[WMDs are] opaque, unquestioned, and unaccountable, and they operate at a scale to sort, target or “optimize” millions of people. By confusing their findings with on-the-ground reality, most of them create pernicious WMD feedback loops.

Highlight (yellow) – Introduction > Location xxxx
Added on Sunday, October 9, 2017

The software is doing it’s job. The trouble is that profits end up serving as a stand-in, or proxy, for truth. We’ll see this dangerous confusion crop up again and again.

Highlight (yellow) – Introduction > Location xxxx
Added on Sunday, October 9, 2017

I’m reading this as part of Bryan Alexander’s online book club.

👓 Empathy for the Devil | Devon Marisa Zuegel | Medium

Read Empathy for the Devil by Devon Marisa Zuegel (Medium)
History is too often reduced to stories of good versus evil. We get the impression that we are somehow different from the people who were bad, and we take for granted that we would never make similar

If it’s the first weekend in October, it’s time for apples! 🍎🍏

If it's the first weekend in October, it's time for apples! 🍎🍏

If it’s the first weekend in October, it’s time for apples! 🍎🍏

Instagram filter used: Normal

Photo taken at: Los Rios, Oak Glen

Checkin Los Rios Rancho

Checked into Los Rios Rancho

Apple picking day! Got about 30 pounds which ought to make an apple pie or two.

Checkin Carmela Ice Cream & Sorbet

Checked into Carmela Ice Cream & Sorbet

Stupidly expensive ice cream, but it’s awesome. Pumpkin spice is particularly good.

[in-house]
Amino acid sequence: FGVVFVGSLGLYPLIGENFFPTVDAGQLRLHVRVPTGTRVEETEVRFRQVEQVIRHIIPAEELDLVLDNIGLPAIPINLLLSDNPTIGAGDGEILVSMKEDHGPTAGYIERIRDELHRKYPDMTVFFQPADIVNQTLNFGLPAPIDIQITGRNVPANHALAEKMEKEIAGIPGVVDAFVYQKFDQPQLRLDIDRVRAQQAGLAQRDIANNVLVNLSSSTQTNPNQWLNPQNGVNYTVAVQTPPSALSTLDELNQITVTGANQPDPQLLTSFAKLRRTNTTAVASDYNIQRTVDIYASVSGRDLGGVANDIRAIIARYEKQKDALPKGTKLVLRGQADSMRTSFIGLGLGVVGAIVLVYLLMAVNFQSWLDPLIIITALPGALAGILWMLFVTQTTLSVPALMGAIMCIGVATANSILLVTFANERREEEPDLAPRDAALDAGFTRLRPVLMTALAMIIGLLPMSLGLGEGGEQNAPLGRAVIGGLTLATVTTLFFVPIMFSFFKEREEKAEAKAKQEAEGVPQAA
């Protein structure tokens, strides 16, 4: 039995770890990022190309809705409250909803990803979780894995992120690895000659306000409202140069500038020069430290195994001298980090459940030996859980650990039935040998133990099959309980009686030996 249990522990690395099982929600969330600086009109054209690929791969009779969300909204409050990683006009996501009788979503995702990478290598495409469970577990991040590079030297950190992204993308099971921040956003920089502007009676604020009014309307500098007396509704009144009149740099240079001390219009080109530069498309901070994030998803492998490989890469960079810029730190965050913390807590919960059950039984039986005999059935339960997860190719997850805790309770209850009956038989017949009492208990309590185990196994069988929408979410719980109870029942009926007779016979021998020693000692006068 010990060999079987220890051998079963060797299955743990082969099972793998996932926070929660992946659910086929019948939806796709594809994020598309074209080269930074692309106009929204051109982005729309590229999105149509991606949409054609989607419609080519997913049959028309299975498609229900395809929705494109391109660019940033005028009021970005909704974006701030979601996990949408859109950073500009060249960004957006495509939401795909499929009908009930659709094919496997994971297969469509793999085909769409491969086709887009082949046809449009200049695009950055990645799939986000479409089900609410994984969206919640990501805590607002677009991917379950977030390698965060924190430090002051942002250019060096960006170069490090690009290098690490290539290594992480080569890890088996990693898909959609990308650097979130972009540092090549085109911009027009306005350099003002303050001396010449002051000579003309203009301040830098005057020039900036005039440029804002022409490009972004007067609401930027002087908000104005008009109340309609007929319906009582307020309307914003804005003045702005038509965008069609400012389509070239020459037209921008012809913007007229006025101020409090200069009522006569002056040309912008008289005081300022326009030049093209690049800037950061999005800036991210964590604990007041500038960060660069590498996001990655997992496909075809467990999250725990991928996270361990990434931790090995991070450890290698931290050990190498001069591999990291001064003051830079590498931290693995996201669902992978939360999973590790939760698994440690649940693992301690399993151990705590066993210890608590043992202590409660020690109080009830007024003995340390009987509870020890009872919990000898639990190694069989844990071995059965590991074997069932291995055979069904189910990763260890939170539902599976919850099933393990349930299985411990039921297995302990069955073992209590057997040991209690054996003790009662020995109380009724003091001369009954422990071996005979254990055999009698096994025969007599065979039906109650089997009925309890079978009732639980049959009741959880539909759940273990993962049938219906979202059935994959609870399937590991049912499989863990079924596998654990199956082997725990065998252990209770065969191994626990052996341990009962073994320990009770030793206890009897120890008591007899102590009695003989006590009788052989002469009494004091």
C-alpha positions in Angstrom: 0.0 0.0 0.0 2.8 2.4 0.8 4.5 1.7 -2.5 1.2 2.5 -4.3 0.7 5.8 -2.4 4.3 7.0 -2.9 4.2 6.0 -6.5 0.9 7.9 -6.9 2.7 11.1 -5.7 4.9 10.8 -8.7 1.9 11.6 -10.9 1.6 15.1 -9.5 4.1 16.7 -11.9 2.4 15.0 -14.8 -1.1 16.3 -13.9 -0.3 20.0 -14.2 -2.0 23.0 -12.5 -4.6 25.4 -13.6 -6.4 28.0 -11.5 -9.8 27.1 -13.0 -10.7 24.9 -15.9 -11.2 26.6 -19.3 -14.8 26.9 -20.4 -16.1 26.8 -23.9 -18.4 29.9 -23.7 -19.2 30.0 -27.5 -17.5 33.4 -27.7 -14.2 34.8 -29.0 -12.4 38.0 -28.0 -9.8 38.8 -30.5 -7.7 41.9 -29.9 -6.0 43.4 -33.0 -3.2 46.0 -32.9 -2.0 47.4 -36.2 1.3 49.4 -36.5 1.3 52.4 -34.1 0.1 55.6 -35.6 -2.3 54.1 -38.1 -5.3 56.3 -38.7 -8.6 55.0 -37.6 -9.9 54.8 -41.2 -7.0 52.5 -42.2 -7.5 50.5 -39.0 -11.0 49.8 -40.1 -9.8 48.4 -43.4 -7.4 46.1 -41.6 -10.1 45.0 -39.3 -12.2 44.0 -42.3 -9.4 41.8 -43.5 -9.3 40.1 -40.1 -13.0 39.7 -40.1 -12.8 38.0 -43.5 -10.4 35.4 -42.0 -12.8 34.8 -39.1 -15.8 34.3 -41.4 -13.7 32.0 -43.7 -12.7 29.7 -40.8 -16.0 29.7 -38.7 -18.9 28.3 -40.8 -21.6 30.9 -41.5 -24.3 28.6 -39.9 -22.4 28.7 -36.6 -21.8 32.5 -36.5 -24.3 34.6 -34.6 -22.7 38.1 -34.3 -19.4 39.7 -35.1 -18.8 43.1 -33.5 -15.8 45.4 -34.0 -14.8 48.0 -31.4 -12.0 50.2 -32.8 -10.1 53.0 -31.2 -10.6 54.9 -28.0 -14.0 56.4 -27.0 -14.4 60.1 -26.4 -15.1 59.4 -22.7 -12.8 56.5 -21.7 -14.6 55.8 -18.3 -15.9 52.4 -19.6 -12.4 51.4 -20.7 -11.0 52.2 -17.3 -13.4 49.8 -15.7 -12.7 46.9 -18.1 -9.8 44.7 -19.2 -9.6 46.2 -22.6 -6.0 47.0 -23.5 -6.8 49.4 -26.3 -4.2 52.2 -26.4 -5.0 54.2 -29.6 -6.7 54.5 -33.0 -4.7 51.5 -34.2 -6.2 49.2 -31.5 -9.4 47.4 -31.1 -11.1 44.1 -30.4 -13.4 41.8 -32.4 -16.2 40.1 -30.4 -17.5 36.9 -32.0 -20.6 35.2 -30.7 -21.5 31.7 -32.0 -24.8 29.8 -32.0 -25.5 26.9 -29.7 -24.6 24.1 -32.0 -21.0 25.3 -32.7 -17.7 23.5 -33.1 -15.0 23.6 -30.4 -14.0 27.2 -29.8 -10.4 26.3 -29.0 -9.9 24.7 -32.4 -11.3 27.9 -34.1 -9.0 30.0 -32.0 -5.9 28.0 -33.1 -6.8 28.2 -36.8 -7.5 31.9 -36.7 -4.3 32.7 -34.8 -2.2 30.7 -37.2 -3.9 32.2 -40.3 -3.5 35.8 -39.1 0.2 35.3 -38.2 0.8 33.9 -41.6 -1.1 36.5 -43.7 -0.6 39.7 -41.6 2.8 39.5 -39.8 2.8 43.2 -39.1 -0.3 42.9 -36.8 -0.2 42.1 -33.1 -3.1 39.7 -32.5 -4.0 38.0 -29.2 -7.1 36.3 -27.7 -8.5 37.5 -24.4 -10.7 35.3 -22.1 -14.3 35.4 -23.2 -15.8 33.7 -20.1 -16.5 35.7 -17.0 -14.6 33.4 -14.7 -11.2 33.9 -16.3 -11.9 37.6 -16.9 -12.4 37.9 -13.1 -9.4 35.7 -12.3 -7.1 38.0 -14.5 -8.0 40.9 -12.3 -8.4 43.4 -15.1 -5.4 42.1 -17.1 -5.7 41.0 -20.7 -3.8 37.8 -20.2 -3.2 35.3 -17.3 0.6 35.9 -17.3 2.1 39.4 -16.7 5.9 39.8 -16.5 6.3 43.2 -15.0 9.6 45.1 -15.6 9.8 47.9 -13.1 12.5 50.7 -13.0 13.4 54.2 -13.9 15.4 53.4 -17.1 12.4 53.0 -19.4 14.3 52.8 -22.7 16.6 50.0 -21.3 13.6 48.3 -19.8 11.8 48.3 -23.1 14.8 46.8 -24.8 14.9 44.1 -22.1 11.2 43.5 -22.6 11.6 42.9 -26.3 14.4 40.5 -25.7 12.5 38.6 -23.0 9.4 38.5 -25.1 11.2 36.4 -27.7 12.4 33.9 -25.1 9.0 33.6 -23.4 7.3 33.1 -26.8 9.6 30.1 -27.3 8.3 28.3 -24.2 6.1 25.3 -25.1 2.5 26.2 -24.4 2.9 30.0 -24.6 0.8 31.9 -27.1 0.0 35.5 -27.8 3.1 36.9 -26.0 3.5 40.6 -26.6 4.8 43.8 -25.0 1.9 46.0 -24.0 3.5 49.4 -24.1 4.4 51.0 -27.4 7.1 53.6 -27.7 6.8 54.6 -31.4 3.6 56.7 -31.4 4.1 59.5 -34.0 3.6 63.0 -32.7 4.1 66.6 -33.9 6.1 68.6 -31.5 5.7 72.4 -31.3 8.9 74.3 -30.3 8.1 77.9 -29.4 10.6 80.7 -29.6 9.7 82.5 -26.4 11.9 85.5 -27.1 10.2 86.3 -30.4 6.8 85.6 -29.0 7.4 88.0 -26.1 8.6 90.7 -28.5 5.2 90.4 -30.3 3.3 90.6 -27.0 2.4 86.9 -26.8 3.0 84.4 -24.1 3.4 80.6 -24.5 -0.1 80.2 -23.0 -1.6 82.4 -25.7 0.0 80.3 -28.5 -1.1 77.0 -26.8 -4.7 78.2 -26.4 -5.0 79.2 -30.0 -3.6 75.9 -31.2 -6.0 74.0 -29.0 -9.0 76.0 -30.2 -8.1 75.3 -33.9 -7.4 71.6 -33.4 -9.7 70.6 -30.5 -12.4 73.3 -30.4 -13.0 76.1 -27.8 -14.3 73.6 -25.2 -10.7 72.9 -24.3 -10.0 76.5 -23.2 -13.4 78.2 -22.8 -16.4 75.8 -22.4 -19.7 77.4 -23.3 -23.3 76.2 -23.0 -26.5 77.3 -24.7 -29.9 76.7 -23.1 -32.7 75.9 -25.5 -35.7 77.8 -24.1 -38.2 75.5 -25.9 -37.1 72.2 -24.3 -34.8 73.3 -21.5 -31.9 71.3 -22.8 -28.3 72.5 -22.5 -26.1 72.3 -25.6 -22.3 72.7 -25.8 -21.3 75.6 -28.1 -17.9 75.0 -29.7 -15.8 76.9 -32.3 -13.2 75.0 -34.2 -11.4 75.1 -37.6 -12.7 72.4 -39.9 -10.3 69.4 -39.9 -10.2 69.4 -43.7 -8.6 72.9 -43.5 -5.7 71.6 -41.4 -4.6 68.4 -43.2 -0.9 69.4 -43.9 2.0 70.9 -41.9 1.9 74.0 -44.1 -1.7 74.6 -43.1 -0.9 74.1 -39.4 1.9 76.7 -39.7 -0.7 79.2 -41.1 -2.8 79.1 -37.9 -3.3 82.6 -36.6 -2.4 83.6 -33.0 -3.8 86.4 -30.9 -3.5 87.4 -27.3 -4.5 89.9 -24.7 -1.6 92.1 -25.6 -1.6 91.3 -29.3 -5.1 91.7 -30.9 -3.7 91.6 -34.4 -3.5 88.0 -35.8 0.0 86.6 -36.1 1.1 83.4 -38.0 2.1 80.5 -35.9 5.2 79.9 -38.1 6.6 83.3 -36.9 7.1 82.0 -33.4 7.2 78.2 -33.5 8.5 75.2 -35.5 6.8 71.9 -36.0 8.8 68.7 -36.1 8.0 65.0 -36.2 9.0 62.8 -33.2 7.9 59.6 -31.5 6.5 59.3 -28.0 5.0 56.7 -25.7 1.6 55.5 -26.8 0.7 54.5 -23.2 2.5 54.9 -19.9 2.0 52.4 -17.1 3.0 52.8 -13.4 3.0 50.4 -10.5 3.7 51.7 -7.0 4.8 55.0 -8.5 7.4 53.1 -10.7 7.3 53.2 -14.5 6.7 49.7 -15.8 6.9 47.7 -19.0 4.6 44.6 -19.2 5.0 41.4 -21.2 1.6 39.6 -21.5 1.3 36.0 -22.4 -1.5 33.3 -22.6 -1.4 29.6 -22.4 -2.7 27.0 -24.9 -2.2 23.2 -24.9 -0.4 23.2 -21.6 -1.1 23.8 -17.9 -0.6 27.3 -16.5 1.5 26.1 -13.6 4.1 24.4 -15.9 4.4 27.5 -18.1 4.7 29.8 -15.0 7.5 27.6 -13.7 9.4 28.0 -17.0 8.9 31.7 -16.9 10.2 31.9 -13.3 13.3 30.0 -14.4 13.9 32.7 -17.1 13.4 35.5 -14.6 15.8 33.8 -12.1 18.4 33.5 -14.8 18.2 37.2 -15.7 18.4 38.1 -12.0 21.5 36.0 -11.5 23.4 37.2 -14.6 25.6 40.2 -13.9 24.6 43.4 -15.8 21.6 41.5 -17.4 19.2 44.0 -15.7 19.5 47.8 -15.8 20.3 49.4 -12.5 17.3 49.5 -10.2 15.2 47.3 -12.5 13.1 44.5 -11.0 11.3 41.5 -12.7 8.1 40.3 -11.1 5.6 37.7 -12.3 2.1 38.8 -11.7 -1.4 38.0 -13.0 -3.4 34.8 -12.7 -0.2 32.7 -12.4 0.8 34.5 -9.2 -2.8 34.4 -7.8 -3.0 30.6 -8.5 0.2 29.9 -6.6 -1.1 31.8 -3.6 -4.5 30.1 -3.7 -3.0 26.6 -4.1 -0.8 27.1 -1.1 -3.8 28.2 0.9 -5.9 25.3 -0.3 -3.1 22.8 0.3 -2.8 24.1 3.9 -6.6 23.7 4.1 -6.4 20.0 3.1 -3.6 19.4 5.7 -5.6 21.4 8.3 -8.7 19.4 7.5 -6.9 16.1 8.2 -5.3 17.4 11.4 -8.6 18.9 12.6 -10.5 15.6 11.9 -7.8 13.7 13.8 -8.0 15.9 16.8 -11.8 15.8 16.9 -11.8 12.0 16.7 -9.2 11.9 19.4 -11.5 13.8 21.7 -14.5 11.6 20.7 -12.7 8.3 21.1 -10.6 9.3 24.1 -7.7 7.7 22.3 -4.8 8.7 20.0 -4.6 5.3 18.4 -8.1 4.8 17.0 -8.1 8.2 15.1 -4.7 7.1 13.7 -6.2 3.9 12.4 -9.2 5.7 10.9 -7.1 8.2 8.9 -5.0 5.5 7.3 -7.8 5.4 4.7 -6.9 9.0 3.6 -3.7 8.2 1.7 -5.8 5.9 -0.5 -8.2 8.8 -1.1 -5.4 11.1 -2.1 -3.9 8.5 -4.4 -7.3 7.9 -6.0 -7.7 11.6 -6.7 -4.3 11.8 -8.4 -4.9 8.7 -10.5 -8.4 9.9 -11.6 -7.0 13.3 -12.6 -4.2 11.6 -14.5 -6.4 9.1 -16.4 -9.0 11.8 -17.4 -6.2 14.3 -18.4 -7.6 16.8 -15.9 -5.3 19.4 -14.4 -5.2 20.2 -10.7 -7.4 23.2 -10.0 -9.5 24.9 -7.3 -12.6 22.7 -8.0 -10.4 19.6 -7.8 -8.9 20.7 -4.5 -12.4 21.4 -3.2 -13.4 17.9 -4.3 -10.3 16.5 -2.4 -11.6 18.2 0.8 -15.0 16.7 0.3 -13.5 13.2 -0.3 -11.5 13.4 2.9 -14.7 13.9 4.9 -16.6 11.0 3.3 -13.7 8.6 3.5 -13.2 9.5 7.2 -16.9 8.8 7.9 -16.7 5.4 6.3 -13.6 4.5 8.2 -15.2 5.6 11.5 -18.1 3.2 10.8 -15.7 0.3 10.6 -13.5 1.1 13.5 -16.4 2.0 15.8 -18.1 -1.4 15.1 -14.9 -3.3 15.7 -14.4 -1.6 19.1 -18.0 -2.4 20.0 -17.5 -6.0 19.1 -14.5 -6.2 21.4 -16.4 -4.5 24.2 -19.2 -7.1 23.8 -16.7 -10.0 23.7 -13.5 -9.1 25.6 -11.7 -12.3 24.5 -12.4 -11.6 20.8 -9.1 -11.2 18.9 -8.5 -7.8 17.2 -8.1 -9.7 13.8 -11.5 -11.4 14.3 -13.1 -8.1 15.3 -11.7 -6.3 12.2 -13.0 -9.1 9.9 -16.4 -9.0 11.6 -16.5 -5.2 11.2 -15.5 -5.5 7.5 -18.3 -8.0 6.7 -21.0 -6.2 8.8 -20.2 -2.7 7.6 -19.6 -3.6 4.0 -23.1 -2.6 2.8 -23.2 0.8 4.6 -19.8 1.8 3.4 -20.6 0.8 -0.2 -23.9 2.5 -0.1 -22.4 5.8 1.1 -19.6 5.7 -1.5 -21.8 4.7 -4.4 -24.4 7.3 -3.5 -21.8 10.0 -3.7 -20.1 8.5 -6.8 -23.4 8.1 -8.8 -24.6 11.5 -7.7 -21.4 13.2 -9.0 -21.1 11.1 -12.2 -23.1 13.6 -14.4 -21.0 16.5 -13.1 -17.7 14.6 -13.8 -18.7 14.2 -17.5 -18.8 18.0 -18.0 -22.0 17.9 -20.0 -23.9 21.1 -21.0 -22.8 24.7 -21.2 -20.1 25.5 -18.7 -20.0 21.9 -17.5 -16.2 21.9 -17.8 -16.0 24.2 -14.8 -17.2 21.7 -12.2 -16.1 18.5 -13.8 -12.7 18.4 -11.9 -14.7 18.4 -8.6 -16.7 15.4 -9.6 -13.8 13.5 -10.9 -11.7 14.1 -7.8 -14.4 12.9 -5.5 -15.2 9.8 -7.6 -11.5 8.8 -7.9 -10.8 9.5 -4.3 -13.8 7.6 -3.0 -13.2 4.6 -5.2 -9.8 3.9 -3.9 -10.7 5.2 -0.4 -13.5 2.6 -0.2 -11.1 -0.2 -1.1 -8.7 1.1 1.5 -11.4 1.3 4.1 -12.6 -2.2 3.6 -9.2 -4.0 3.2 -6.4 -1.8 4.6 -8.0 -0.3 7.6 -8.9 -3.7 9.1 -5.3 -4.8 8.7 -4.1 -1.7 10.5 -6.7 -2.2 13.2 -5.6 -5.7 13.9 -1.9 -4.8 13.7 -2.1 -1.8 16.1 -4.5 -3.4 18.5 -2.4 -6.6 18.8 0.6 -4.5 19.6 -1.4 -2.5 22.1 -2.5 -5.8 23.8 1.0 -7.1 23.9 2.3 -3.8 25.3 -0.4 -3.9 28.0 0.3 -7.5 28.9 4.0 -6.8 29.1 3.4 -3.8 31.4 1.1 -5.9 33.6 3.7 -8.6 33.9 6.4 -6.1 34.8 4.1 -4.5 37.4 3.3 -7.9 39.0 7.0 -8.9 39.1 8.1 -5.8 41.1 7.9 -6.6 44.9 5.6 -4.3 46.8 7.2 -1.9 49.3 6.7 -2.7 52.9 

Reply to Reading Weapons of Math Destruction: the plan by Bryan Alexander

Replied to Reading Weapons of Math Destruction: the plan by Bryan Alexander (BryanAlexander.org)
Our new book club reading is Cathy O’Neil’s Weapons of Math Destruction. In this post I’ll lay out a reading agenda, along with ways to participate. The way people read along in this book club is through the web, essentially. It’s a distributed experience.

It occurs to me while reading the set up for this distributed online book club that posting on your own site and syndicating elsewhere (POSSE) while pulling back responses in an IndieWeb fashion is an awesome idea for this type of online activity. Now if only the social silos supported salmention!

I’m definitely in for this general schedule and someone has already gifted me a copy of the book. Given the level of comments I suspect will come about, I’m putting aside the fact that this book wasn’t written for me as an audience and will read along with the crowd. I’m much more curious how Bryan’s audience will see and react to it. But I’m also interested in the functionality and semantics of an online book club run in such a distributed way.